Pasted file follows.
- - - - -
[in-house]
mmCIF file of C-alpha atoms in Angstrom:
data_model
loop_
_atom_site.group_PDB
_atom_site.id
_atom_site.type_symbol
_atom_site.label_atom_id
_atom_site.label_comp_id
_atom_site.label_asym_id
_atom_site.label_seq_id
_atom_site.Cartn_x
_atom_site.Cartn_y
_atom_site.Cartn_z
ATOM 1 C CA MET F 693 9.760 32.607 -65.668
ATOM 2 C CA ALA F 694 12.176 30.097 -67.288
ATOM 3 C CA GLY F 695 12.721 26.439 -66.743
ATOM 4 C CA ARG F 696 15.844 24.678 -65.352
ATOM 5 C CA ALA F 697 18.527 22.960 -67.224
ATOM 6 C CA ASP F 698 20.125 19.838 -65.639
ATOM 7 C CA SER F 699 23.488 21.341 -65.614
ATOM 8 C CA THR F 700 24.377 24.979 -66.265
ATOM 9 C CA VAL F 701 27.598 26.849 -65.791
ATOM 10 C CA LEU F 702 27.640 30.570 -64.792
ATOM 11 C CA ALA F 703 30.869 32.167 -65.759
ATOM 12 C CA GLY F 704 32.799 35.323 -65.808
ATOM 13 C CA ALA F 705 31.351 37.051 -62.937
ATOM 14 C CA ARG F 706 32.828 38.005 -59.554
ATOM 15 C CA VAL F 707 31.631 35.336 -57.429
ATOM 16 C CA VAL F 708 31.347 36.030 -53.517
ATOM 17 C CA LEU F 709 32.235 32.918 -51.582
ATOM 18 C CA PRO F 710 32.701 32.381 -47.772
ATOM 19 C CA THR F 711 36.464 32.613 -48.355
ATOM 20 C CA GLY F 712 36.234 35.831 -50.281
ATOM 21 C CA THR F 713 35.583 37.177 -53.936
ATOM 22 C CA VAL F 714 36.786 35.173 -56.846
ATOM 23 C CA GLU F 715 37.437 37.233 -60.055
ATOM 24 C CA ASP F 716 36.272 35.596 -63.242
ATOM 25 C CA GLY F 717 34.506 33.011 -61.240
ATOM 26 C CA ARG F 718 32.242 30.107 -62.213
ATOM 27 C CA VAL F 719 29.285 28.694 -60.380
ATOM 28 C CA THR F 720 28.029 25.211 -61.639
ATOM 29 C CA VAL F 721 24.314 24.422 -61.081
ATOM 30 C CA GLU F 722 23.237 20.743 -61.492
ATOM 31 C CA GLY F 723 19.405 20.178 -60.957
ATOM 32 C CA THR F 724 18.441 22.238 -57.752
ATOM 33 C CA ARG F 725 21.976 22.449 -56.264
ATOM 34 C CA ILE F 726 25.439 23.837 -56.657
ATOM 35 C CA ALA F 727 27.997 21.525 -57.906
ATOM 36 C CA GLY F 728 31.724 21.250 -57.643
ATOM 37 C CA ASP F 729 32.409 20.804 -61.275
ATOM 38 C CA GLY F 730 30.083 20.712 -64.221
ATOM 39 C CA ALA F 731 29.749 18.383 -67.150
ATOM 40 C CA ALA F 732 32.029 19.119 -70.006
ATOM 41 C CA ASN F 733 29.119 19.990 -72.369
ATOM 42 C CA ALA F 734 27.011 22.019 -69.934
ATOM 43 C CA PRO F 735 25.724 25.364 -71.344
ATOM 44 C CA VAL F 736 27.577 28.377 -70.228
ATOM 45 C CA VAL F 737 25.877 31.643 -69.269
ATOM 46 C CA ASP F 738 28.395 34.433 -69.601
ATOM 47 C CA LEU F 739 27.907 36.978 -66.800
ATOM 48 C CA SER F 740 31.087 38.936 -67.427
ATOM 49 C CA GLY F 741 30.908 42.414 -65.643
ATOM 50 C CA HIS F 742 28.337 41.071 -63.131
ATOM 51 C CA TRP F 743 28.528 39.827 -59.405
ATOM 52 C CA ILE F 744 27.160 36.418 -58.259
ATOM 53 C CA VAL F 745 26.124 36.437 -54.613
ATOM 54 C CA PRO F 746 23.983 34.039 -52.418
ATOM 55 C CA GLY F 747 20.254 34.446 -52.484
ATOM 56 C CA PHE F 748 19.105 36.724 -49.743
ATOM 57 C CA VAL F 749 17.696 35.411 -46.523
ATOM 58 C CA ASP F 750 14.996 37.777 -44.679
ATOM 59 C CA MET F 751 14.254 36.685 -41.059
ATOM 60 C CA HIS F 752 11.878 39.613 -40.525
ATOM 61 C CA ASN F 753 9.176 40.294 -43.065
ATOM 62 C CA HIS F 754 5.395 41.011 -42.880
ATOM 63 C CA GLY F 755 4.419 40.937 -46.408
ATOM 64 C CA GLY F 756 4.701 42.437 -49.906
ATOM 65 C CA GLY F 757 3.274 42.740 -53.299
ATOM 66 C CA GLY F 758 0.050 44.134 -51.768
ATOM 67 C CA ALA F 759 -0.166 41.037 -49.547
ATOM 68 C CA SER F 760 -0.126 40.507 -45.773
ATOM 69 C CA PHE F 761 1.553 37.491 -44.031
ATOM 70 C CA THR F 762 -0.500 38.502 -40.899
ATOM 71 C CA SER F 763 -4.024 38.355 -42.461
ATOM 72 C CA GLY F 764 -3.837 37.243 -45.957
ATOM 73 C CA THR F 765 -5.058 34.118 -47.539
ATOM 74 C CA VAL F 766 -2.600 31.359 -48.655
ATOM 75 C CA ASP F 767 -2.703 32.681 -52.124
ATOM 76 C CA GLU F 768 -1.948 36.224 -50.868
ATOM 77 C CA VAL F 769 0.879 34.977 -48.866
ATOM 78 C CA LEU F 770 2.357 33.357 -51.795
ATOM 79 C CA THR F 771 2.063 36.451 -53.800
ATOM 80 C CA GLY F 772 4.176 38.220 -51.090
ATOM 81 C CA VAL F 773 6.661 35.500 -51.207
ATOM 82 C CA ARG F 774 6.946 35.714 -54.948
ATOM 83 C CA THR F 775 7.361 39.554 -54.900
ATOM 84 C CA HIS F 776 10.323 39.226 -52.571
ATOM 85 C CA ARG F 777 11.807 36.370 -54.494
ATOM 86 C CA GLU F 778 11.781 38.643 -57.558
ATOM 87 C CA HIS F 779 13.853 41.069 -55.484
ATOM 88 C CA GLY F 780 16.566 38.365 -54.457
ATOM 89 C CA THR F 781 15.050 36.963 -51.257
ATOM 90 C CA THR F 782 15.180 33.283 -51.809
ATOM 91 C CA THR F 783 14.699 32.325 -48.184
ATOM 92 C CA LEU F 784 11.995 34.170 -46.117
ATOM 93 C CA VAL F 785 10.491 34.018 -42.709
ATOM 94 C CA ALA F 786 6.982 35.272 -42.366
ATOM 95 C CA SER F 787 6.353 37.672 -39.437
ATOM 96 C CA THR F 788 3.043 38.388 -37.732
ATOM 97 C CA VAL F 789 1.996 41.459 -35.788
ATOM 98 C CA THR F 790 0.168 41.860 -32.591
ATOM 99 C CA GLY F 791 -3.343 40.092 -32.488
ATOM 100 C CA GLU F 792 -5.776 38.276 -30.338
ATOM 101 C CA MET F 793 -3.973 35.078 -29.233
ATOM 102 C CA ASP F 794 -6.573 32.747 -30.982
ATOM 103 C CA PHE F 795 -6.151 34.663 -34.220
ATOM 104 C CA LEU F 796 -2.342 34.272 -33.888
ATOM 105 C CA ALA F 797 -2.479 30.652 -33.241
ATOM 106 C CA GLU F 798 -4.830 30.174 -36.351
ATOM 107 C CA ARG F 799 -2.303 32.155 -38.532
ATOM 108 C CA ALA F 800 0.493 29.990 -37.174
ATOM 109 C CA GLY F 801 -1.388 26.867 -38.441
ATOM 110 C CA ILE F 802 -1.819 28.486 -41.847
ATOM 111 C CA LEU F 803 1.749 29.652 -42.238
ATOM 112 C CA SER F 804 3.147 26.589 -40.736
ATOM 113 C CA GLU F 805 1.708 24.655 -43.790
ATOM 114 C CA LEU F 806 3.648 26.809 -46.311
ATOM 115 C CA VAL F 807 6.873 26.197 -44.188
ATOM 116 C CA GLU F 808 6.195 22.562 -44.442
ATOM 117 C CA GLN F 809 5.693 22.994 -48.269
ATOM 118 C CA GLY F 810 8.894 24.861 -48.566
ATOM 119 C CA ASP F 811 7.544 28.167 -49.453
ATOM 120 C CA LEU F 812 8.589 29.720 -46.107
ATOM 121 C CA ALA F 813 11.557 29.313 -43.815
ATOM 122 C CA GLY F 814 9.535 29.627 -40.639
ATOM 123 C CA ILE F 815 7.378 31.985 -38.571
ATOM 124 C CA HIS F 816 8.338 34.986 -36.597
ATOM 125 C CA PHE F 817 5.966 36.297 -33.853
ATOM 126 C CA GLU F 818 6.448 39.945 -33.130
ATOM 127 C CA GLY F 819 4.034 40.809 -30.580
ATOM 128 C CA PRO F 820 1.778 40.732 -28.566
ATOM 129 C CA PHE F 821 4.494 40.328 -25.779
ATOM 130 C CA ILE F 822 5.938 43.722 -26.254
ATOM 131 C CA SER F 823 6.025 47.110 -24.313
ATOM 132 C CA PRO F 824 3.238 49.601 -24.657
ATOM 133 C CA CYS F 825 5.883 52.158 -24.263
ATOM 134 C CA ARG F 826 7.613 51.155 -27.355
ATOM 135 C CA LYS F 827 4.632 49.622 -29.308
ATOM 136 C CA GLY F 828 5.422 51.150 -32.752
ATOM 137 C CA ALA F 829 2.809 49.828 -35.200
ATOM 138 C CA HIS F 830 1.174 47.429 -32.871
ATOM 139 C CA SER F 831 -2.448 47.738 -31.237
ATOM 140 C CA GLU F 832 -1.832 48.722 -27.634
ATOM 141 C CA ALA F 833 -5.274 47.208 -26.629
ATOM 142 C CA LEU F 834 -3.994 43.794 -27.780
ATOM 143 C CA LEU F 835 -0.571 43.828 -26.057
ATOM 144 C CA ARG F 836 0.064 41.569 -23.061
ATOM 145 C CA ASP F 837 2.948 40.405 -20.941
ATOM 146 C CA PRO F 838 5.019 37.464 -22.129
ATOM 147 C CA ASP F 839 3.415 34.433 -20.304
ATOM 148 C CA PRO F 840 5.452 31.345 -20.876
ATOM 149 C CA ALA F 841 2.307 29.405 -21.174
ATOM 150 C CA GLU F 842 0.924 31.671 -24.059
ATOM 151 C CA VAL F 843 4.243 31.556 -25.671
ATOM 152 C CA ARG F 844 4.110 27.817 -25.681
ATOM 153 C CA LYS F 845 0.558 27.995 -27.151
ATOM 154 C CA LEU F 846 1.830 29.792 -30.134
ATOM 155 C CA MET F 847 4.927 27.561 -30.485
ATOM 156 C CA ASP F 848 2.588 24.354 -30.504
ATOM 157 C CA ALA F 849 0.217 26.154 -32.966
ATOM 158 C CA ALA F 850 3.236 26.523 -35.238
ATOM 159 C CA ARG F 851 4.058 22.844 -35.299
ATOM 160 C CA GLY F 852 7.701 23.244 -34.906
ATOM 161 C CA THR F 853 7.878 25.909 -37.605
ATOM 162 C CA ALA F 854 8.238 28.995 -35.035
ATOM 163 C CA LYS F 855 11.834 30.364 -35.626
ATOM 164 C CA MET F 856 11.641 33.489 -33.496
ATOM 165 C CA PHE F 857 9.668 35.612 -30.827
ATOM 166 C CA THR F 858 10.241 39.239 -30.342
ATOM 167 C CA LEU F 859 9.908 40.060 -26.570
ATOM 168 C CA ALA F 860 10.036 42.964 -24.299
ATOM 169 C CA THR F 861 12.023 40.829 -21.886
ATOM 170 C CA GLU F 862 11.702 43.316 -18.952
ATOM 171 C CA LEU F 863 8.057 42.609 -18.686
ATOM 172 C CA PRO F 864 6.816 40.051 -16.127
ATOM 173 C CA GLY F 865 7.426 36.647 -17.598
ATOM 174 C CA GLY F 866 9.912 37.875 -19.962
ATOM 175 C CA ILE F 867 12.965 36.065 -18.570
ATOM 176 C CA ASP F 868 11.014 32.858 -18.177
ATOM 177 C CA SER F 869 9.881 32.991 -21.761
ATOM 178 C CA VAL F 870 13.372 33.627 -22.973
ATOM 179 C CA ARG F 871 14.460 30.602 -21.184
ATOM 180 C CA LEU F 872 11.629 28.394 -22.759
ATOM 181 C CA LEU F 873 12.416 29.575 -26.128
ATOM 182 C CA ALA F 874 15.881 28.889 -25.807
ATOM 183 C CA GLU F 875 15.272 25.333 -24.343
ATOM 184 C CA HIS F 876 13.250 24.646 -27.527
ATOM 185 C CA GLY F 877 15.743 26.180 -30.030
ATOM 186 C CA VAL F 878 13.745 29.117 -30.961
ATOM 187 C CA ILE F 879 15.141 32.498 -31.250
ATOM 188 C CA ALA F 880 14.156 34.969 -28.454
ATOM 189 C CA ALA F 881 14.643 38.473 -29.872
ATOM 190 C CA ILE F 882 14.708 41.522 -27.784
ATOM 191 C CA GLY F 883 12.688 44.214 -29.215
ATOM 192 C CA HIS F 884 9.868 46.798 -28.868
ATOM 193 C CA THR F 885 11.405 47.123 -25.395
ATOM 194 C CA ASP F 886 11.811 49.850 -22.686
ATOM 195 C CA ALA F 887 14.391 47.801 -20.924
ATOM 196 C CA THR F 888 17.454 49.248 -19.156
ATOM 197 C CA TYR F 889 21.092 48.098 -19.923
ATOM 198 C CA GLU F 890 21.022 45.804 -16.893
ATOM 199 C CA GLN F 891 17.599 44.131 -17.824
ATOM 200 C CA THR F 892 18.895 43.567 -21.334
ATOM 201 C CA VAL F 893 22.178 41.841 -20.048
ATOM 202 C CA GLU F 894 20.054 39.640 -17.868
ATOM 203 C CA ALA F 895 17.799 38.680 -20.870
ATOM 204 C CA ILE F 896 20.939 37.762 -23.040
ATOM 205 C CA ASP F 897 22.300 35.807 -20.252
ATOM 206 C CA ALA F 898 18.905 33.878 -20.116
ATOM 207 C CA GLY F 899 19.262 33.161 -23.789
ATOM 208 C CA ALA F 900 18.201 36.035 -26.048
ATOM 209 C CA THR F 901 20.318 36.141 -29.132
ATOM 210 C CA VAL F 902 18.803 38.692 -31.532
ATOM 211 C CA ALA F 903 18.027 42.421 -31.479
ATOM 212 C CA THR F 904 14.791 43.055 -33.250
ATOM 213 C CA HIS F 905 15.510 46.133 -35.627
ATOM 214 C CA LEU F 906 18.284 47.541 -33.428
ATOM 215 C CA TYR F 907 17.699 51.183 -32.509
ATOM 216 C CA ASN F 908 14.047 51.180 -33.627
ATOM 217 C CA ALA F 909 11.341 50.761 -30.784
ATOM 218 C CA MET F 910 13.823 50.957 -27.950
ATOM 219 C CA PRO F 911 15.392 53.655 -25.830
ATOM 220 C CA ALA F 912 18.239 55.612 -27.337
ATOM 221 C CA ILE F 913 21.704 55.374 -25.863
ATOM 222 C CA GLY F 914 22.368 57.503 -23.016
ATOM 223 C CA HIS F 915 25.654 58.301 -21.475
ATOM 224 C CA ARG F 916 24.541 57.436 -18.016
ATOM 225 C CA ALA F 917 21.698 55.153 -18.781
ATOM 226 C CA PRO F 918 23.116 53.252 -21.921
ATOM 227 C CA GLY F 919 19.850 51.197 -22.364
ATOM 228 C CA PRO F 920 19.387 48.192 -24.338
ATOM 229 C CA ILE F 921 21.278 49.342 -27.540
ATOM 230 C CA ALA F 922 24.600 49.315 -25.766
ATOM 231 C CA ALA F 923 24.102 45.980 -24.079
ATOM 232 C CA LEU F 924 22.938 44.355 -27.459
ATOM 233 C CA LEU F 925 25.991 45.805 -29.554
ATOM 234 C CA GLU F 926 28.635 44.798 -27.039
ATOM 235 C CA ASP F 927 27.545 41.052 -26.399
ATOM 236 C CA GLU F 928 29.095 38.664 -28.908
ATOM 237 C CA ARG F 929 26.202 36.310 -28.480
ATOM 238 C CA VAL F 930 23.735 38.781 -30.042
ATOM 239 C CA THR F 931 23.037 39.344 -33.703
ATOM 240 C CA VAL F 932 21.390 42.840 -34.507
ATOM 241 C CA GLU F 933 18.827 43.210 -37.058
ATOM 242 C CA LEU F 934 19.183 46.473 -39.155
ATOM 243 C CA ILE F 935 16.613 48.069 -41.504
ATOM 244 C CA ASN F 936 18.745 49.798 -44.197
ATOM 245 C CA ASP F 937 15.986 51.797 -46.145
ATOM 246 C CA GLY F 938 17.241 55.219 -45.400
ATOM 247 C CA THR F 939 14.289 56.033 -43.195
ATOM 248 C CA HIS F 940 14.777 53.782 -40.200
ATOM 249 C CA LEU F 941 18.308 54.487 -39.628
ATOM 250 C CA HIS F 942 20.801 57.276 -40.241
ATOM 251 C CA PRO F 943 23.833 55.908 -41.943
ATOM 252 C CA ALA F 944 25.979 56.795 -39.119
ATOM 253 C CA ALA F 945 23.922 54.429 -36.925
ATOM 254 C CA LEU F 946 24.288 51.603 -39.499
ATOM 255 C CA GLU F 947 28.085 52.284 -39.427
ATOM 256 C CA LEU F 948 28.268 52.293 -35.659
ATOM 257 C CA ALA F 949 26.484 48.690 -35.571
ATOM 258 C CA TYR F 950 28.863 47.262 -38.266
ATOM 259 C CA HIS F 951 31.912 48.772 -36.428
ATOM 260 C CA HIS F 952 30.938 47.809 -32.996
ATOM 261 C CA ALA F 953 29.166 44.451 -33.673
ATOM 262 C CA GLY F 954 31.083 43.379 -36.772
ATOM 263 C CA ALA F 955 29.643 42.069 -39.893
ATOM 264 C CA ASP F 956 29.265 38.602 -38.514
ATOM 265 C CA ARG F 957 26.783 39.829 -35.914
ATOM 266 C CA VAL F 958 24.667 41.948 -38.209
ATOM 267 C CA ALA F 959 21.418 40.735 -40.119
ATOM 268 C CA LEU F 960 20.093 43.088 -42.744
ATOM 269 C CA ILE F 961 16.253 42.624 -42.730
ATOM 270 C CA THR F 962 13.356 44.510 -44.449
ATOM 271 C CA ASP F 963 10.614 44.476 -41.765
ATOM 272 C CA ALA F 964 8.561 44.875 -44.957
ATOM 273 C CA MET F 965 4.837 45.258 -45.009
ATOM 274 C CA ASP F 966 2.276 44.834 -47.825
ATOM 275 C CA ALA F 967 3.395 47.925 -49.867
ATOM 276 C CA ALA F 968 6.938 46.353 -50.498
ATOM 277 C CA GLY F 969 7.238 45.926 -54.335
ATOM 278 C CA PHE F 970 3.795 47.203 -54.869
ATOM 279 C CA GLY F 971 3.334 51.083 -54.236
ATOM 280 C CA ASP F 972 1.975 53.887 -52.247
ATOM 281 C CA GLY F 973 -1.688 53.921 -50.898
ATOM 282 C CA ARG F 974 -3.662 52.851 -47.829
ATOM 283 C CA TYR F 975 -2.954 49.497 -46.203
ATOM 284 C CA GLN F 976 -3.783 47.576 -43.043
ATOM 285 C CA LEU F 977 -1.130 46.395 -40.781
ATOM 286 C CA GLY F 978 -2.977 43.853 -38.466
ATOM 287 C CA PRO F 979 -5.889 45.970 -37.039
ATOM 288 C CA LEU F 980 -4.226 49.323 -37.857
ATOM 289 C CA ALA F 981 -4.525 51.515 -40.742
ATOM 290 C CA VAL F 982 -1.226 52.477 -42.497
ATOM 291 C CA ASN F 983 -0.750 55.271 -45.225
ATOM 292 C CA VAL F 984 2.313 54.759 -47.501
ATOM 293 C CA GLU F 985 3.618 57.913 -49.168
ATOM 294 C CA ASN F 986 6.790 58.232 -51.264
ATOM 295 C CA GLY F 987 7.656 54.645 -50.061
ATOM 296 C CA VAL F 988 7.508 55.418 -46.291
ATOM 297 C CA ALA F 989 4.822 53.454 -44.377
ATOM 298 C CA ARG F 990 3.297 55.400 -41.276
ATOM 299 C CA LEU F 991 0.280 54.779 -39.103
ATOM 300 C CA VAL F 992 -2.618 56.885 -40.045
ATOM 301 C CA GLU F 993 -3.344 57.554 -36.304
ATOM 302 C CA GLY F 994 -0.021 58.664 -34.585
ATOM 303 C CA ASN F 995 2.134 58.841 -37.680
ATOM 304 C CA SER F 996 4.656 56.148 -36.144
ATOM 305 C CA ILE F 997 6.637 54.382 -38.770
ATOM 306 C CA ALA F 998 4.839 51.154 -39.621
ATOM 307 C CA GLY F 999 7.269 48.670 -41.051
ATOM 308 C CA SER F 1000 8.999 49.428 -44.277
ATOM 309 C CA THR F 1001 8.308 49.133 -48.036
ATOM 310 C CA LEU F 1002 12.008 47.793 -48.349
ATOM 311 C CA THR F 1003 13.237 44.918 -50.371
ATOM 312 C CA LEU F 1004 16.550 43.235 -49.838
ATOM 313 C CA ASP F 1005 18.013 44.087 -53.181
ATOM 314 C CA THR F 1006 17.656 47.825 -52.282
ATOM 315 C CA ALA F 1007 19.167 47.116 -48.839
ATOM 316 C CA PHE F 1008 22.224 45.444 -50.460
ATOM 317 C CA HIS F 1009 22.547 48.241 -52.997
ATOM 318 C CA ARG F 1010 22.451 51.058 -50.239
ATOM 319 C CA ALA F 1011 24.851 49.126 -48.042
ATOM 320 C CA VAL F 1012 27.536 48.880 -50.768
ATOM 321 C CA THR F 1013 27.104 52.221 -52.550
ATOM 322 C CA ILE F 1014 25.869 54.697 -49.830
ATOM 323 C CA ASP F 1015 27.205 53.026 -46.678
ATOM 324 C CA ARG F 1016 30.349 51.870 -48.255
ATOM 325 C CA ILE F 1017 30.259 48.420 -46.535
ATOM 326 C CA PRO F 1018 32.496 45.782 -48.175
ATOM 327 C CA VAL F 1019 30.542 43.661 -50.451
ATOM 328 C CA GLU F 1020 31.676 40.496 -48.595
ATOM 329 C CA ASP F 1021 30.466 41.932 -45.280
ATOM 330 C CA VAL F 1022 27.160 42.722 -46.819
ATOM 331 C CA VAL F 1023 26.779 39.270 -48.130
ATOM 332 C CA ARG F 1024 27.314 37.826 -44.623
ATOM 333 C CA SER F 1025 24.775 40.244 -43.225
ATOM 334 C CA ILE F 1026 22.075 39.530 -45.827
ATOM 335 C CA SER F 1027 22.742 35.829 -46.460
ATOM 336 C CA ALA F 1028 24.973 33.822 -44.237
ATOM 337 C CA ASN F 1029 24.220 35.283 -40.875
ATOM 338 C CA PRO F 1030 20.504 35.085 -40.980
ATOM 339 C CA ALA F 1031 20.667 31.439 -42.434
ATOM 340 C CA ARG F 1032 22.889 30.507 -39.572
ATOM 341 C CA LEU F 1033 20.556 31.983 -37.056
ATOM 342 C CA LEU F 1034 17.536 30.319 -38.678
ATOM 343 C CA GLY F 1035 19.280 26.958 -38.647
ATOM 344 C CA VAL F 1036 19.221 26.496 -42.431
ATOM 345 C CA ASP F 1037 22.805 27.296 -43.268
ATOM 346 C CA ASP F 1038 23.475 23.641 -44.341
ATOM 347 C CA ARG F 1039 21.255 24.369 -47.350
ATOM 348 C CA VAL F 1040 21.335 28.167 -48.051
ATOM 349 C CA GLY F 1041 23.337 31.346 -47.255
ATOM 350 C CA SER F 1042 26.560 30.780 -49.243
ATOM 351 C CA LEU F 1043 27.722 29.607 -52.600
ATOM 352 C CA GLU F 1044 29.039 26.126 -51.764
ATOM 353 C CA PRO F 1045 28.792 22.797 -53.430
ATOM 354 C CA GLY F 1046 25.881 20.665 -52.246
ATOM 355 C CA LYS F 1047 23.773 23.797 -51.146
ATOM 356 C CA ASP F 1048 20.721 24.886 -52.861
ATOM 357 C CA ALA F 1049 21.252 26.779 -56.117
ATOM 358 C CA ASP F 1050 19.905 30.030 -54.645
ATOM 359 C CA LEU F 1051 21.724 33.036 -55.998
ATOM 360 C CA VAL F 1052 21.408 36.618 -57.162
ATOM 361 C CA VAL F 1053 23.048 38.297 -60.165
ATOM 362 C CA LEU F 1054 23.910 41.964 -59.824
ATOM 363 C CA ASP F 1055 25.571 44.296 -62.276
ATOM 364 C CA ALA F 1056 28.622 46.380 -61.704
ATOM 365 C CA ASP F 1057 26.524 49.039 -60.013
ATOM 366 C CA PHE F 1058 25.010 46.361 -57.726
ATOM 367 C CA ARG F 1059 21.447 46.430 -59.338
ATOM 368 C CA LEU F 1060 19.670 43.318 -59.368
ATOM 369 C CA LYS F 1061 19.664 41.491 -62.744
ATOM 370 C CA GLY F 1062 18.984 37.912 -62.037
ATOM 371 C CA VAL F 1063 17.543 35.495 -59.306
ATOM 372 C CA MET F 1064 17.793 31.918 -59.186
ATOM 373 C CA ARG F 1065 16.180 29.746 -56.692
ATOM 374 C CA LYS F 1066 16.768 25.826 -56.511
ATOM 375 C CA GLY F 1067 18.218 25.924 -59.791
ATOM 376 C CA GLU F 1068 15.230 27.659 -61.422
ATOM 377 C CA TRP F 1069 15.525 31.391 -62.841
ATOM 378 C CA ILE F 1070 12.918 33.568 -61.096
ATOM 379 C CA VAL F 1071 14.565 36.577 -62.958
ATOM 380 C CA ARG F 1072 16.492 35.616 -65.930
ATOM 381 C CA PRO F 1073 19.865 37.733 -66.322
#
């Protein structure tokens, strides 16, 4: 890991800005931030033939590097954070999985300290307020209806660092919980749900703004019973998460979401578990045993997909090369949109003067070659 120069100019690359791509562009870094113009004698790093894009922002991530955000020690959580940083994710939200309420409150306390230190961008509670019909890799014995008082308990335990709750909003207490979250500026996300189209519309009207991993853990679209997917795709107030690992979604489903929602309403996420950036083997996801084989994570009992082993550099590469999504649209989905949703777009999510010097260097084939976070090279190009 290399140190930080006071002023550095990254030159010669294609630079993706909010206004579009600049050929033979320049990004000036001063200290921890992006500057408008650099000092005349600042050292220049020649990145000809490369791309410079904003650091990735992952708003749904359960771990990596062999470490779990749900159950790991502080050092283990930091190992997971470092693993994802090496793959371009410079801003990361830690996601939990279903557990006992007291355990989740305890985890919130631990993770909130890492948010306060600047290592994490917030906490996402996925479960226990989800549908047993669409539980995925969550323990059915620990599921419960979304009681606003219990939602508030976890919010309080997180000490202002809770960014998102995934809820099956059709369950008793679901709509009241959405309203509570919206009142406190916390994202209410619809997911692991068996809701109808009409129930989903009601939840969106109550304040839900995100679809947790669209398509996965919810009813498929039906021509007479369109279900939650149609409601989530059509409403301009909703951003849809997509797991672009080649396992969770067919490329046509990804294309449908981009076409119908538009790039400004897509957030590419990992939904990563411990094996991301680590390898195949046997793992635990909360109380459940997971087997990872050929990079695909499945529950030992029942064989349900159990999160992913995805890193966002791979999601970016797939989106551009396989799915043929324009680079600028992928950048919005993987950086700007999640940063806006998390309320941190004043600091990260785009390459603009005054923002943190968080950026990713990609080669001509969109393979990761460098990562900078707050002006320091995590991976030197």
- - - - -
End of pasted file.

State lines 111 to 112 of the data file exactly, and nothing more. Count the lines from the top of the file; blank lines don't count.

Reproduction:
ATOM 97 C CA VAL F 789 1.996 41.459 -35.788
ATOM 98 C CA THR F 790 0.168 41.860 -32.591